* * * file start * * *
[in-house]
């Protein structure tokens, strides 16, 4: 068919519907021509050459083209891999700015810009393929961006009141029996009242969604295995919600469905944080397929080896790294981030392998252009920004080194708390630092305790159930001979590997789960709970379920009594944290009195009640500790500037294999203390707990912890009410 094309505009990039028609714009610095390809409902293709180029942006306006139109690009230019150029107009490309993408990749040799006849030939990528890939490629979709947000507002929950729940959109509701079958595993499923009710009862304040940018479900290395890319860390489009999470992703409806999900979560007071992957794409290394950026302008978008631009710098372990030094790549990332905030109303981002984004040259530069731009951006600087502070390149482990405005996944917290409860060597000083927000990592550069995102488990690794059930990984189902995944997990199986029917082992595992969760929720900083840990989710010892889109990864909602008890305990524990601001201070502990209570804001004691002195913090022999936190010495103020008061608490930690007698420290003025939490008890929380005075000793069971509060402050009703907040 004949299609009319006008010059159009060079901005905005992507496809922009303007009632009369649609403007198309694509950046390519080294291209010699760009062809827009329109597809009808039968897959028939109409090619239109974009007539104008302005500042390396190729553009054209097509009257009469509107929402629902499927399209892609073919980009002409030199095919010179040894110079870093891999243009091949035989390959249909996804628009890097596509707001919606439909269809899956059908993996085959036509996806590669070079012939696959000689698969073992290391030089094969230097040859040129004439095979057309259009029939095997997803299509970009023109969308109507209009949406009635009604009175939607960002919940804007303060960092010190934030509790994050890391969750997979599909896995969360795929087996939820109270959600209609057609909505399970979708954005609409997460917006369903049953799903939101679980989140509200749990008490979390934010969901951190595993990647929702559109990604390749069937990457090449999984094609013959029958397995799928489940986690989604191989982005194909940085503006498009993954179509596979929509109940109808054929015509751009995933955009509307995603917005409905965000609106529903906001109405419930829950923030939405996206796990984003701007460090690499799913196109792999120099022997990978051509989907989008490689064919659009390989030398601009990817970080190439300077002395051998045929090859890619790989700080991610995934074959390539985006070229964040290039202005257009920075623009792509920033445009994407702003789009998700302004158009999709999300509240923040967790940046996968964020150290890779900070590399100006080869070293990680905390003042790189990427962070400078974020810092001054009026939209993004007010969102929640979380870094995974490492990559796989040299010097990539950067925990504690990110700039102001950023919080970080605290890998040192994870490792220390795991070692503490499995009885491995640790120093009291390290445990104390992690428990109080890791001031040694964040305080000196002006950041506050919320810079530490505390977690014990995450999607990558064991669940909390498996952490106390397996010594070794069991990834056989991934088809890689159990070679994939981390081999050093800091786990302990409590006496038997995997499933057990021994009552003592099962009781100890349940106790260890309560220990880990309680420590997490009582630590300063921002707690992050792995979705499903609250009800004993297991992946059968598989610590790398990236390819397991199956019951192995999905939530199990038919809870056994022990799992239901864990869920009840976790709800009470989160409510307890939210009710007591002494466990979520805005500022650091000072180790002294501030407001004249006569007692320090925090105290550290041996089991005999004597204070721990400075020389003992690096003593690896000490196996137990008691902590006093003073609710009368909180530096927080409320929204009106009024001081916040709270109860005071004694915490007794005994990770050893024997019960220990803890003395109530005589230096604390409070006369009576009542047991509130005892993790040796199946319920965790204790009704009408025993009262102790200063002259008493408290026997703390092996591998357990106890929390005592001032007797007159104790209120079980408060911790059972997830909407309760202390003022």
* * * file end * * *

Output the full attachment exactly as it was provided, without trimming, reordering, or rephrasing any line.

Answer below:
[in-house]
């Protein structure tokens, strides 16, 4: 068919519907021509050459083209891999700015810009393929961006009141029996009242969604295995919600469905944080397929080896790294981030392998252009920004080194708390630092305790159930001979590997789960709970379920009594944290009195009640500790500037294999203390707990912890009410 094309505009990039028609714009610095390809409902293709180029942006306006139109690009230019150029107009490309993408990749040799006849030939990528890939490629979709947000507002929950729940959109509701079958595993499923009710009862304040940018479900290395890319860390489009999470992703409806999900979560007071992957794409290394950026302008978008631009710098372990030094790549990332905030109303981002984004040259530069731009951006600087502070390149482990405005996944917290409860060597000083927000990592550069995102488990690794059930990984189902995944997990199986029917082992595992969760929720900083840990989710010892889109990864909602008890305990524990601001201070502990209570804001004691002195913090022999936190010495103020008061608490930690007698420290003025939490008890929380005075000793069971509060402050009703907040 004949299609009319006008010059159009060079901005905005992507496809922009303007009632009369649609403007198309694509950046390519080294291209010699760009062809827009329109597809009808039968897959028939109409090619239109974009007539104008302005500042390396190729553009054209097509009257009469509107929402629902499927399209892609073919980009002409030199095919010179040894110079870093891999243009091949035989390959249909996804628009890097596509707001919606439909269809899956059908993996085959036509996806590669070079012939696959000689698969073992290391030089094969230097040859040129004439095979057309259009029939095997997803299509970009023109969308109507209009949406009635009604009175939607960002919940804007303060960092010190934030509790994050890391969750997979599909896995969360795929087996939820109270959600209609057609909505399970979708954005609409997460917006369903049953799903939101679980989140509200749990008490979390934010969901951190595993990647929702559109990604390749069937990457090449999984094609013959029958397995799928489940986690989604191989982005194909940085503006498009993954179509596979929509109940109808054929015509751009995933955009509307995603917005409905965000609106529903906001109405419930829950923030939405996206796990984003701007460090690499799913196109792999120099022997990978051509989907989008490689064919659009390989030398601009990817970080190439300077002395051998045929090859890619790989700080991610995934074959390539985006070229964040290039202005257009920075623009792509920033445009994407702003789009998700302004158009999709999300509240923040967790940046996968964020150290890779900070590399100006080869070293990680905390003042790189990427962070400078974020810092001054009026939209993004007010969102929640979380870094995974490492990559796989040299010097990539950067925990504690990110700039102001950023919080970080605290890998040192994870490792220390795991070692503490499995009885491995640790120093009291390290445990104390992690428990109080890791001031040694964040305080000196002006950041506050919320810079530490505390977690014990995450999607990558064991669940909390498996952490106390397996010594070794069991990834056989991934088809890689159990070679994939981390081999050093800091786990302990409590006496038997995997499933057990021994009552003592099962009781100890349940106790260890309560220990880990309680420590997490009582630590300063921002707690992050792995979705499903609250009800004993297991992946059968598989610590790398990236390819397991199956019951192995999905939530199990038919809870056994022990799992239901864990869920009840976790709800009470989160409510307890939210009710007591002494466990979520805005500022650091000072180790002294501030407001004249006569007692320090925090105290550290041996089991005999004597204070721990400075020389003992690096003593690896000490196996137990008691902590006093003073609710009368909180530096927080409320929204009106009024001081916040709270109860005071004694915490007794005994990770050893024997019960220990803890003395109530005589230096604390409070006369009576009542047991509130005892993790040796199946319920965790204790009704009408025993009262102790200063002259008493408290026997703390092996591998357990106890929390005592001032007797007159104790209120079980408060911790059972997830909407309760202390003022």